Again, you could argue that all of the other players I named won (and lost) with stacked teams, and that would be fair. The big difference is that none of them played in a weak era.
Curry is the oldest of the four you listed, and he just turned 30. It's not realistic to compare players in the center of their prime to a retired legend. LBJ is (he must be, right) approaching the end of his prime. While his body of work is not complete, we can see most of it: just a few brushstrokes remain.

Every great player has been surrounded with talent. The point of basketball is to win, and the title is the goal of every NBA season. I doubt there has ever been an era with more than 3 or 4 real contenders. And every team simply has to play the team's in front of them. The Rockets were probably the second-best team of the 90s, but Jordan just never saw them in the Finals--and his Bulls might not have beat them.

Quote:
Originally Posted by eddiehaskell View Post
In other words, he couldn’t win in 6 seasons between the ages 21-26. Would you believe that players like Curry, Westbrook, Durant, Harden, and Lebron have a combined ZERO championships before age 26?

I don’t think 6 rings tells the whole story either. The fact that those 6 rings includes TWO 3peats does say a lot. Taking a few years off between 3 peats says a lot. How many players could take time off in their 30s, come back and settle into MVP form/win 3 straight?

In 50 years “rings” will probably still be part of the criteria used to judge players. You can argue particulars about how they’re obtained until the cows come home, but at the end of the day Jordan got 6 as the unquestionably “the man” - probably 7 or 8 if he wanted (‘94 or ‘95 maybe ‘99). This much winning along with elite stats puts him in super rare territory with very few players (maybe Kareem although Kareem was past prime for many of his rings) ).
Rings will always be a part of the argument because winning is the point of the game of basketball. Winning always requires great teams--no player can do it alone. In addition to titles, Jordan had phenomenal seasons, over and over. His numbers were gaudy, and his teams won because he was a brilliant basketball player.

Kareem at 39 was better than most players ever are. He won 4 of his 6 while being one of the best--if not the best--players in the league. The guy was absolutely unstoppable in his athletic prime, but had the IQ and work ethic to age like fine wine.

We can always play "What If"? What if Magic hadn't left the league due to HIV and was still playing MVP-caliber basketball in '92 & '93? Do the Bulls go 3-0 against those Lakers? What if Jordan didn't leave basketball? What if LBJ hadn't yet won one in Cleveland because Andrew Bogut didn't get hurt & Draymond didn't get suspended?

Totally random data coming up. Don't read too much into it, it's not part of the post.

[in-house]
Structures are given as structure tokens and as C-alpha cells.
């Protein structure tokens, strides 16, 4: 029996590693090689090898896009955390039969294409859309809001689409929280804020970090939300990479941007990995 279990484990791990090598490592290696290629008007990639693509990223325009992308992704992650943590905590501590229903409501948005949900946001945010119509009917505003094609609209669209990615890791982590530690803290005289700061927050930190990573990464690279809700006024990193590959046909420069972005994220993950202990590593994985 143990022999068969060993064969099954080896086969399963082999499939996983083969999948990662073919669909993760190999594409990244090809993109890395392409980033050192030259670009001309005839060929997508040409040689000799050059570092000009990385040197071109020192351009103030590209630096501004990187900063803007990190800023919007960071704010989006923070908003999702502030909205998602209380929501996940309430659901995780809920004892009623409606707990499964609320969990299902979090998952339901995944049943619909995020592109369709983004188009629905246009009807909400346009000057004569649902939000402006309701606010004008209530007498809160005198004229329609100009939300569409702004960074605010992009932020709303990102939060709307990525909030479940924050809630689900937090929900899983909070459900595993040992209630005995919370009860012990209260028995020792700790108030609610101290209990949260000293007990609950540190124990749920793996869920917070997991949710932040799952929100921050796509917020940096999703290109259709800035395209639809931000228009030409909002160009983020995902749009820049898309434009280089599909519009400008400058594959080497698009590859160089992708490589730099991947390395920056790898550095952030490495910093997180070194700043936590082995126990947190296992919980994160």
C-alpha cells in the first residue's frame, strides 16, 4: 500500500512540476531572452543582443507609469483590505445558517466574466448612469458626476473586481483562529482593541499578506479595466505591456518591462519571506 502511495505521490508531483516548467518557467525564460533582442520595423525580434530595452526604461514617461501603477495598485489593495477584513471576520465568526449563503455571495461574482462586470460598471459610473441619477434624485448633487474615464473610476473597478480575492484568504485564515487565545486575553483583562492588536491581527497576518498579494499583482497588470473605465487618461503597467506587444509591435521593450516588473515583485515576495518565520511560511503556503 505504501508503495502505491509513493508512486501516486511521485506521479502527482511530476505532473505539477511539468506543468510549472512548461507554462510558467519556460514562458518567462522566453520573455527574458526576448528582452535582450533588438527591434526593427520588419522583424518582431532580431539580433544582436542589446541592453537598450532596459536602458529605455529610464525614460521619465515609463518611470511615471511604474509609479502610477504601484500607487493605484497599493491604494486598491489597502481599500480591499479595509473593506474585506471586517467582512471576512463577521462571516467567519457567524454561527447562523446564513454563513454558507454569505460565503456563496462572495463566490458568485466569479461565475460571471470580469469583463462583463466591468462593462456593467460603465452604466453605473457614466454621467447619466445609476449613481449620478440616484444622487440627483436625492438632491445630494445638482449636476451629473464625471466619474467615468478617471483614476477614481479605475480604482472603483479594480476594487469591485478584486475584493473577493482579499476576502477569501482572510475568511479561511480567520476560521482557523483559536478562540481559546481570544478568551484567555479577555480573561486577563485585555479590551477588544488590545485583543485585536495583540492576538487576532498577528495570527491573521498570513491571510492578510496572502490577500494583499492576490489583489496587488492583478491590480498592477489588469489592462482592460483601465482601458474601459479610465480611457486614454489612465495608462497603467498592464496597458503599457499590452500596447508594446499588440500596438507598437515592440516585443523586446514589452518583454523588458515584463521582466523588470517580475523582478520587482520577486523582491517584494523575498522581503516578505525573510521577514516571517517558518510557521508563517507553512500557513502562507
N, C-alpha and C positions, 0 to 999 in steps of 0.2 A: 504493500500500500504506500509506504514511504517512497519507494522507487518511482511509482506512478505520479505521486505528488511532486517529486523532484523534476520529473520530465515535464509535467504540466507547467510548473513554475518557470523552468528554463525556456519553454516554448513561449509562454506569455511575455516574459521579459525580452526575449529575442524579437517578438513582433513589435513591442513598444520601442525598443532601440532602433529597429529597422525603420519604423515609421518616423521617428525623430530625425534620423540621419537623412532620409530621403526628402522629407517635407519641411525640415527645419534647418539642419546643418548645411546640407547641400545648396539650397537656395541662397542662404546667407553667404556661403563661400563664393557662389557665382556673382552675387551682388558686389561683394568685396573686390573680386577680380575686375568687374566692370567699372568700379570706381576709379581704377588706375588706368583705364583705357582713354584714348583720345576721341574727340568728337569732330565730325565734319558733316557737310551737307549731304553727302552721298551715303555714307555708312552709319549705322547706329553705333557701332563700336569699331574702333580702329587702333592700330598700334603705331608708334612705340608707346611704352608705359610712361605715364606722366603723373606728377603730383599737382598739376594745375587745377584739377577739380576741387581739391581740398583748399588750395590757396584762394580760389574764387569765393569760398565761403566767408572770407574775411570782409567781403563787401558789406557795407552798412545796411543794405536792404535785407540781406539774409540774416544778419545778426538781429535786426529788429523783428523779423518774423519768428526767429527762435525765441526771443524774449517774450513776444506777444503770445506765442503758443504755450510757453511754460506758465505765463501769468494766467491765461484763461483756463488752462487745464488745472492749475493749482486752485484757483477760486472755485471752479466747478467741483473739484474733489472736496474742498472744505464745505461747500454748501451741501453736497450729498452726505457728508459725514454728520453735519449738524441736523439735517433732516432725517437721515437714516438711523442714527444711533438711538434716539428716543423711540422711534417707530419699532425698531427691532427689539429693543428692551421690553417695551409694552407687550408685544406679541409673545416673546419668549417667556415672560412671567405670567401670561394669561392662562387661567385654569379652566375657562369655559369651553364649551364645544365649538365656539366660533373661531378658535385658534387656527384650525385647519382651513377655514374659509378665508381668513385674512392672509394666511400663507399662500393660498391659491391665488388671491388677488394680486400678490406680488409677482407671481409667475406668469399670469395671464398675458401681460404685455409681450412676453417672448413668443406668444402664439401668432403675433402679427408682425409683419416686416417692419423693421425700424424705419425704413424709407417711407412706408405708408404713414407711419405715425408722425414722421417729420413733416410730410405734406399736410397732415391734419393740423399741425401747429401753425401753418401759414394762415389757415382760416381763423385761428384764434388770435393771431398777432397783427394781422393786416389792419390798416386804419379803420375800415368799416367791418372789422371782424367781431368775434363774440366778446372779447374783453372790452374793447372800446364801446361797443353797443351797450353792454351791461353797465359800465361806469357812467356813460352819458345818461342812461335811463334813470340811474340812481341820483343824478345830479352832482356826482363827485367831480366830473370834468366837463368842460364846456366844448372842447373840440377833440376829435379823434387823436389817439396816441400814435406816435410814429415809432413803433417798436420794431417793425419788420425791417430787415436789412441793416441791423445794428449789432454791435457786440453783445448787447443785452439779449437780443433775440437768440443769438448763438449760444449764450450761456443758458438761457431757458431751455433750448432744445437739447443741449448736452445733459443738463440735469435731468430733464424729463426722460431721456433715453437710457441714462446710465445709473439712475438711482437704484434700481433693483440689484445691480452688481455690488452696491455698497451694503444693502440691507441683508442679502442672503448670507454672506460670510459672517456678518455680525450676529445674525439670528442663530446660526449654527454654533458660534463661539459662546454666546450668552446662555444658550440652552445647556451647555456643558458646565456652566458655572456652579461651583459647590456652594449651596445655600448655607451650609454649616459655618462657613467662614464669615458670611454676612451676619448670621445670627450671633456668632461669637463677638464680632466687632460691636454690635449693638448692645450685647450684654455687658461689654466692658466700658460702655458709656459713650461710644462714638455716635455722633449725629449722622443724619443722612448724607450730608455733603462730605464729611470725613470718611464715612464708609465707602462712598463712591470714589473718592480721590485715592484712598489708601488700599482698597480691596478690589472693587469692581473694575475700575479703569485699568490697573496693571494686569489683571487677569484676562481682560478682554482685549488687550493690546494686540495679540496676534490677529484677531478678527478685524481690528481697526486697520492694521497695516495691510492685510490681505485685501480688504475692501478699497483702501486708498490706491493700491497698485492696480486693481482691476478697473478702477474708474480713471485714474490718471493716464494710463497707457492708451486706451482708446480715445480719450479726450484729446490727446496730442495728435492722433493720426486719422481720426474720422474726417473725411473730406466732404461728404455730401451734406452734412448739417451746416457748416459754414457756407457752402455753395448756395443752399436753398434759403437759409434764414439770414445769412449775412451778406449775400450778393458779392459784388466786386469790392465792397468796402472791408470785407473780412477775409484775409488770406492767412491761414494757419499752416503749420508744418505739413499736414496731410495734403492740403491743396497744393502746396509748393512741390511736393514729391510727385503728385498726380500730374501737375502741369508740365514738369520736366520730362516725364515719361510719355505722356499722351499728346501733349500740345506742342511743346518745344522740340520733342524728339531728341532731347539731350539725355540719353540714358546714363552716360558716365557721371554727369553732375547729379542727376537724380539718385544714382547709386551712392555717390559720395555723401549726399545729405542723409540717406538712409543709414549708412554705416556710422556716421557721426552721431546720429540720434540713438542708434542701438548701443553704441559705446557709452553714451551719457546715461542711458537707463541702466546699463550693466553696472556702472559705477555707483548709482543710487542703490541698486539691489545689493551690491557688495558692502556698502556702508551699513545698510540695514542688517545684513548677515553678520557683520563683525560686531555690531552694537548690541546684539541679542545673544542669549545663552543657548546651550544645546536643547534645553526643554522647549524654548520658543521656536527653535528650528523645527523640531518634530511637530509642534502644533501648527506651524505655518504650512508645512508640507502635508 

As it stands, I think LBJ, MJ, Russell, Magic, and Kareem are unquestionably among the GOAT.
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Old 04-05-2018, 01:02 PM
 
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Originally Posted by TheCityTheBridge View Post
Curry is the oldest of the four you listed, and he just turned 30. It's not realistic to compare players in the center of their prime to a retired legend. LBJ is (he must be, right) approaching the end of his prime. While his body of work is not complete, we can see most of it: just a few brushstrokes remain.

Every great player has been surrounded with talent. The point of basketball is to win, and the title is the goal of every NBA season. I doubt there has ever been an era with more than 3 or 4 real contenders. And every team simply has to play the team's in front of them. The Rockets were probably the second-best team of the 90s, but Jordan just never saw them in the Finals--and his Bulls might not have beat them.



Rings will always be a part of the argument because winning is the point of the game of basketball. Winning always requires great teams--no player can do it alone. In addition to titles, Jordan had phenomenal seasons, over and over. His numbers were gaudy, and his teams won because he was a brilliant basketball player.

Kareem at 39 was better than most players ever are. He won 4 of his 6 while being one of the best--if not the best--players in the league. The guy was absolutely unstoppable in his athletic prime, but had the IQ and work ethic to age like fine wine.

We can always play "What If"? What if Magic hadn't left the league due to HIV and was still playing MVP-caliber basketball in '92 & '93? Do the Bulls go 3-0 against those Lakers? What if Jordan didn't leave basketball? What if LBJ hadn't yet won one in Cleveland because Andrew Bogut didn't get hurt & Draymond didn't get suspended?

As it stands, I think LBJ, MJ, Russell, Magic, and Kareem are unquestionably among the GOAT.
There's the pesky fact that Russell was a TERRIBLE offensive player. Truly dreadful. People like to point out the fact that Wilt played against undersized, unathletic centers, but then, so did Russell. Not once, did Bill Russell shoot .500 from the field. In fact, he only cracked 45% in three seasons. In 13 seasons, he cracked the top-10 in fg% four times. That sounds good until you remember that he played in an eight-team league. People like to say that he was the only great defender, but who was guarding him? Were undersized, poor defenders holding him below 45% fg? He just sucked offensively.